A LORRY driver stopped at the Port of Hull with cocaine worth £1.7 million has been jailed for 8 years and 8 months today following an NCA operation.
Mihai Ciceu, aged 34, a Romanian national with no fixed address, was sentenced at Hull Crown Court, having pleaded guilty to importing Class A drugs at an earlier hearing.
The National Crime Agency investigation started on 22 January when Ciceu, a lorry driver of ten years, tried to enter the UK at the Port of Hull on board a ferry from Zeebrugge, Belgium. He was stopped by Border Force officers who found three packages, concealed within the floor of the lorry trailer, which contained approximately 21 kilos of cocaine.
When questioned by NCA officers, Ciceu denied all knowledge of the packages. He claimed he arrived at his delivery destination two days ahead of schedule, and during that time had left the vehicle unattended for long periods of time.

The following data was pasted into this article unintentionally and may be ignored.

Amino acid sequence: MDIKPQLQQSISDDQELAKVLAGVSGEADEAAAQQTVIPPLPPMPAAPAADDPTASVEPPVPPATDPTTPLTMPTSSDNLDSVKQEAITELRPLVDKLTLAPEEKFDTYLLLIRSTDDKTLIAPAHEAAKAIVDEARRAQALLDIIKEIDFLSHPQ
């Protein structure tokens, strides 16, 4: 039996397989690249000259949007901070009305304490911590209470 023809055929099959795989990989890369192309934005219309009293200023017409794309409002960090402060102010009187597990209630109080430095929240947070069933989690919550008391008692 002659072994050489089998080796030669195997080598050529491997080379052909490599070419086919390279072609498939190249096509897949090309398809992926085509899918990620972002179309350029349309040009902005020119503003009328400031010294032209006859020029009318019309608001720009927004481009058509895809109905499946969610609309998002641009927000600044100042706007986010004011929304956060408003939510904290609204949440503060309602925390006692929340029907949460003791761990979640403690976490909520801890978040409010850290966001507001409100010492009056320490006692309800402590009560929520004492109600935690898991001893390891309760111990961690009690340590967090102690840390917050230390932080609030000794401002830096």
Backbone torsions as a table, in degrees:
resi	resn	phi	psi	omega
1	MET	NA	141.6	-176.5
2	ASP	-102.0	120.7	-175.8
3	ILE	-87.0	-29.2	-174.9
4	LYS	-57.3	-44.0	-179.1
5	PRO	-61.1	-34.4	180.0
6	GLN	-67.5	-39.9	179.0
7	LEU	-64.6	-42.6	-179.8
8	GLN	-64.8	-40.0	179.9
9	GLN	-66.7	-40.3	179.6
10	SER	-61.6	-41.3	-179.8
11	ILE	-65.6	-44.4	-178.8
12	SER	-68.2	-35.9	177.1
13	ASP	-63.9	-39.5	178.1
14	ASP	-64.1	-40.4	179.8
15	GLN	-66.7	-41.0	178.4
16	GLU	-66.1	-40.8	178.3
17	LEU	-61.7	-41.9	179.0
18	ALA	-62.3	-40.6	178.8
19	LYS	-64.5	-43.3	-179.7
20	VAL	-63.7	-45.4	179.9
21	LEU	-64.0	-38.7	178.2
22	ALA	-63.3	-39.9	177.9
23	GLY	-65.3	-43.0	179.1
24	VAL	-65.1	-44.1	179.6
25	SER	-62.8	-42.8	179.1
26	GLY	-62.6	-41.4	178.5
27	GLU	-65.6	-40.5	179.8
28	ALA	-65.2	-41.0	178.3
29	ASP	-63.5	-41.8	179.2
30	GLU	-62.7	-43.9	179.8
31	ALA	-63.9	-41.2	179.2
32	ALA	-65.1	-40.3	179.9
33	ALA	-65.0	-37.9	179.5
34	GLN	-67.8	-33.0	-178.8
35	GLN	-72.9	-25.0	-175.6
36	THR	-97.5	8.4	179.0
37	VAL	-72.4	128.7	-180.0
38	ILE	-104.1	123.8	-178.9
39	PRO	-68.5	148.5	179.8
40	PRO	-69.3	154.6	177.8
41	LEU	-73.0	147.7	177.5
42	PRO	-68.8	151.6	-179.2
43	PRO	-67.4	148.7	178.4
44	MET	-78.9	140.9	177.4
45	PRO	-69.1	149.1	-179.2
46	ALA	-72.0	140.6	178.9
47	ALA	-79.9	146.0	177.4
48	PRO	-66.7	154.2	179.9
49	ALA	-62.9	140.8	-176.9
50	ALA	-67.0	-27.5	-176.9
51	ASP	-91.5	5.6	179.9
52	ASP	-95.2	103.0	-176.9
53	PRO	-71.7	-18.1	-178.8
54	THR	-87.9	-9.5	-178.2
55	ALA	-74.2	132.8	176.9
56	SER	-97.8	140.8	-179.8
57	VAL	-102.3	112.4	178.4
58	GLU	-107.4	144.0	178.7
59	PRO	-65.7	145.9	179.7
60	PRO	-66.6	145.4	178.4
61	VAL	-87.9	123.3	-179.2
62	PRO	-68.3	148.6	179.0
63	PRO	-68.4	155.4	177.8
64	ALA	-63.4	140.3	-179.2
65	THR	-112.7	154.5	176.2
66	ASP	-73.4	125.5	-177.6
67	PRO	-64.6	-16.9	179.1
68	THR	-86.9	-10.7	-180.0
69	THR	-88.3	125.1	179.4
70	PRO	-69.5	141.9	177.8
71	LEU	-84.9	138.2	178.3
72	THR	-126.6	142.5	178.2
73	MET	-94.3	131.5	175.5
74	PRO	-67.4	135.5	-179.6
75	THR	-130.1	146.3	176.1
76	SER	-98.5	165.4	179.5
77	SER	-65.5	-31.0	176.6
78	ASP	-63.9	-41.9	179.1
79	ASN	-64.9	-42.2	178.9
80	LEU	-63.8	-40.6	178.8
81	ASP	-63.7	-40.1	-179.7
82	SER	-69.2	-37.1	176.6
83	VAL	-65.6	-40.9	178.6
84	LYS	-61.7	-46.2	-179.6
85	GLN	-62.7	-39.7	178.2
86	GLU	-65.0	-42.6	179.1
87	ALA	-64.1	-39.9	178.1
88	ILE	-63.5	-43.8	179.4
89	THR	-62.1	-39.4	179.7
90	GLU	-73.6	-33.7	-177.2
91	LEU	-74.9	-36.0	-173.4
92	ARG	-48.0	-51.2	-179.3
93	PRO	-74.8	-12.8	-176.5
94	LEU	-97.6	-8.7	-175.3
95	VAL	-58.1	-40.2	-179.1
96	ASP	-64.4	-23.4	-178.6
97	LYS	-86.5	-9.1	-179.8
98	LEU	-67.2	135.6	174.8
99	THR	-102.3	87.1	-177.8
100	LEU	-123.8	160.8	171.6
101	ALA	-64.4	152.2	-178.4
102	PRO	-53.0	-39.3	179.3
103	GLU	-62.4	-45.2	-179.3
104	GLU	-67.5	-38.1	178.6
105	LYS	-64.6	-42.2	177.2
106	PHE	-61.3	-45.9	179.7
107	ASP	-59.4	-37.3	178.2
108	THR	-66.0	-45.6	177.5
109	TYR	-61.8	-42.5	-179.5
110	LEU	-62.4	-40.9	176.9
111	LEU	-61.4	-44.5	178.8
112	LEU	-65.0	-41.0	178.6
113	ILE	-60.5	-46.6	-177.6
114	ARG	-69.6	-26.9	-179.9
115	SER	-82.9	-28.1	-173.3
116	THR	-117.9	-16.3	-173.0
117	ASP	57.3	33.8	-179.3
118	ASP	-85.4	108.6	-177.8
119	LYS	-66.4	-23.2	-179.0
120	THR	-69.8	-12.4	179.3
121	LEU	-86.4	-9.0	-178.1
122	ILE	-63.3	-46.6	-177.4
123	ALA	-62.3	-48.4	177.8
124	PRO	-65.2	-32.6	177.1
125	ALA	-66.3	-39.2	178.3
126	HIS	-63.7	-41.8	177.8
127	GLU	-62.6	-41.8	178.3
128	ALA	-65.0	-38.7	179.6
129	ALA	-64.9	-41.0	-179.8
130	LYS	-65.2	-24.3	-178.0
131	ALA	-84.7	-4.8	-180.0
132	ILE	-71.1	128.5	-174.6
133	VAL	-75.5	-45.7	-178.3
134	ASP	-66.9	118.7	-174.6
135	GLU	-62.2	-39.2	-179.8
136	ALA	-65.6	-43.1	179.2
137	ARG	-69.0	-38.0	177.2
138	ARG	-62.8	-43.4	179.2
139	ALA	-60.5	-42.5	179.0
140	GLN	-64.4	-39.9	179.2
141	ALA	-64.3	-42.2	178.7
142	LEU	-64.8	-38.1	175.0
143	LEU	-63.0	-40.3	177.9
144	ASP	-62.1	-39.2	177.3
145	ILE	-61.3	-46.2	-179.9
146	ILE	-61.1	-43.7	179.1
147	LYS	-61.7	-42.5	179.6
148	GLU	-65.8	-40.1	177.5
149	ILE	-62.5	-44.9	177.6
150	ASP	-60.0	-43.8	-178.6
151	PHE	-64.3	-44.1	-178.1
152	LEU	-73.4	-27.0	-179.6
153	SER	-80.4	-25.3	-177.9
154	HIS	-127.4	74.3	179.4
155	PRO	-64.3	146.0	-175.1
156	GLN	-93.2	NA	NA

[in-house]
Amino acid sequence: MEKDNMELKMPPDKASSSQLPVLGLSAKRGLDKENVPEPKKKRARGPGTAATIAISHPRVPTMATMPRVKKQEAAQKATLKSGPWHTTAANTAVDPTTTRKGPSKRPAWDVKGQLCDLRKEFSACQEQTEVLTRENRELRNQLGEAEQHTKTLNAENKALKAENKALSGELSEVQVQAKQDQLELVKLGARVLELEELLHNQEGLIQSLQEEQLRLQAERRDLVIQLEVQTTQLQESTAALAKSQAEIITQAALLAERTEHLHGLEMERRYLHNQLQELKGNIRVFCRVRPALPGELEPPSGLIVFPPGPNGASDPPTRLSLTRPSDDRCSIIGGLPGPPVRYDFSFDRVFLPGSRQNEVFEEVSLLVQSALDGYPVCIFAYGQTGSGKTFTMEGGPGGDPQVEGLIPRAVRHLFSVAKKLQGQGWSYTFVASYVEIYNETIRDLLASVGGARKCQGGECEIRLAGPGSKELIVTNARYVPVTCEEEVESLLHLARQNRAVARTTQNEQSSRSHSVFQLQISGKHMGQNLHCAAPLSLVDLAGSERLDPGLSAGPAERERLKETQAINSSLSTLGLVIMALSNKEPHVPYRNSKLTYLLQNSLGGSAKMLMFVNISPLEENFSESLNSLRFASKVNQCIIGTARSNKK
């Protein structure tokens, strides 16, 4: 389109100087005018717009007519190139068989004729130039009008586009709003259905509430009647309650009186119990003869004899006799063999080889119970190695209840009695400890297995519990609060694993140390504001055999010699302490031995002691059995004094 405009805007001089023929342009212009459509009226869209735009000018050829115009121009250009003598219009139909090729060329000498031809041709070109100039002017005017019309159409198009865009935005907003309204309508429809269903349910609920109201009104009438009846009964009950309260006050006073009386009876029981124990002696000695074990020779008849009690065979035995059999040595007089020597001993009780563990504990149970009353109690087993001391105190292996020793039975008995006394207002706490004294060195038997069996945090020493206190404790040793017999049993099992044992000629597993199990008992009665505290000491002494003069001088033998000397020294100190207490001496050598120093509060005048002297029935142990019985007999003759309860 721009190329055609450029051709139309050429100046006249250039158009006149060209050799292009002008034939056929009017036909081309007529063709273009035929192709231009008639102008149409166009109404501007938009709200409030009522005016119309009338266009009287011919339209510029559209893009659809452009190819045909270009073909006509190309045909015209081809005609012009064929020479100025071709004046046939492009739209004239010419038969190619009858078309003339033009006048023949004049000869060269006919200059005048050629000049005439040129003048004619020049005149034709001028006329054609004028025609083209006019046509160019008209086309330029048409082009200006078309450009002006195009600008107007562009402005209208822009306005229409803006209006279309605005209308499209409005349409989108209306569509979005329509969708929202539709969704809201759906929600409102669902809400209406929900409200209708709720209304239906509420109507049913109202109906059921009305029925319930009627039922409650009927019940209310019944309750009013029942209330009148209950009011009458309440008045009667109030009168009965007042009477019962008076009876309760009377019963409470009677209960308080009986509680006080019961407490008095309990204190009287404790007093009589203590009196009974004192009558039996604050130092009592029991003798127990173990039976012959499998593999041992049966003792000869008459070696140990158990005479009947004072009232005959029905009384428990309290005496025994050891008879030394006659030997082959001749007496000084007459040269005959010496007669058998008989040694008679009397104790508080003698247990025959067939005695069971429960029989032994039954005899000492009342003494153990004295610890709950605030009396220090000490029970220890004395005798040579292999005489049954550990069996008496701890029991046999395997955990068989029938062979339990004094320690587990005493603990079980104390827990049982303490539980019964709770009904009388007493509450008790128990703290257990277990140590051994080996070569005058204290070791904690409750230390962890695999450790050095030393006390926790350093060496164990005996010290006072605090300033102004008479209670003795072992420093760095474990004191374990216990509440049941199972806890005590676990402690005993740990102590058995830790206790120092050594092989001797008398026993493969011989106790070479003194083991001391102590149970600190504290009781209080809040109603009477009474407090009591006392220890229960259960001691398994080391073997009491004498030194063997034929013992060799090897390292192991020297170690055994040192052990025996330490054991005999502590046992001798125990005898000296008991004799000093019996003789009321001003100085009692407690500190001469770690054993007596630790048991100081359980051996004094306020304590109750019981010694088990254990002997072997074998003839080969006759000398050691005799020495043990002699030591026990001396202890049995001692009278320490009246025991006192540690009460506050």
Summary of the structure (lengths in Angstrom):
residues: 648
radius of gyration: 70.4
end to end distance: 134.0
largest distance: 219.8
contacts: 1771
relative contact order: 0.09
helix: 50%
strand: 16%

However, Ciceu was unable to offer explanation about anyone who would have the knowledge, time and opportunity to conceal the drugs and then retrieve them once he was in the UK.
Ciceu was also found to be in possession of multiple mobile phones, two of which he tried to destroy whilst his vehicle was being searched.
Mark Spoors, Branch Commander at the NCA, said:
“Cocaine in these quantities has a lot to answer for – fuelling gang violence, exploitation and violence on the streets.
“Individuals like Ciceu play an important role in the supply chain and enabling of other crimes, making our job to stop people like him ever more vital.
“We will continue working with our partners to stop the flow of class A drugs into the UK.”
Murdo MacMillan, Deputy Director Border Force, said:
“This was an excellent detection that took a substantial quantity of cocaine out of circulation.
“Ciceu’s lorry had been specially adapted for the sole purpose of smuggling. Criminals will always look to find new ways to evade detection and the challenge we face is to stay one step ahead.
“Every year Border Force officers operating at the UK border seize Class A drugs worth hundreds of millions of pounds. Working with law enforcement partners like the National Crime Agency we are determined to prevent drug trafficking and to bring those responsible to justice.”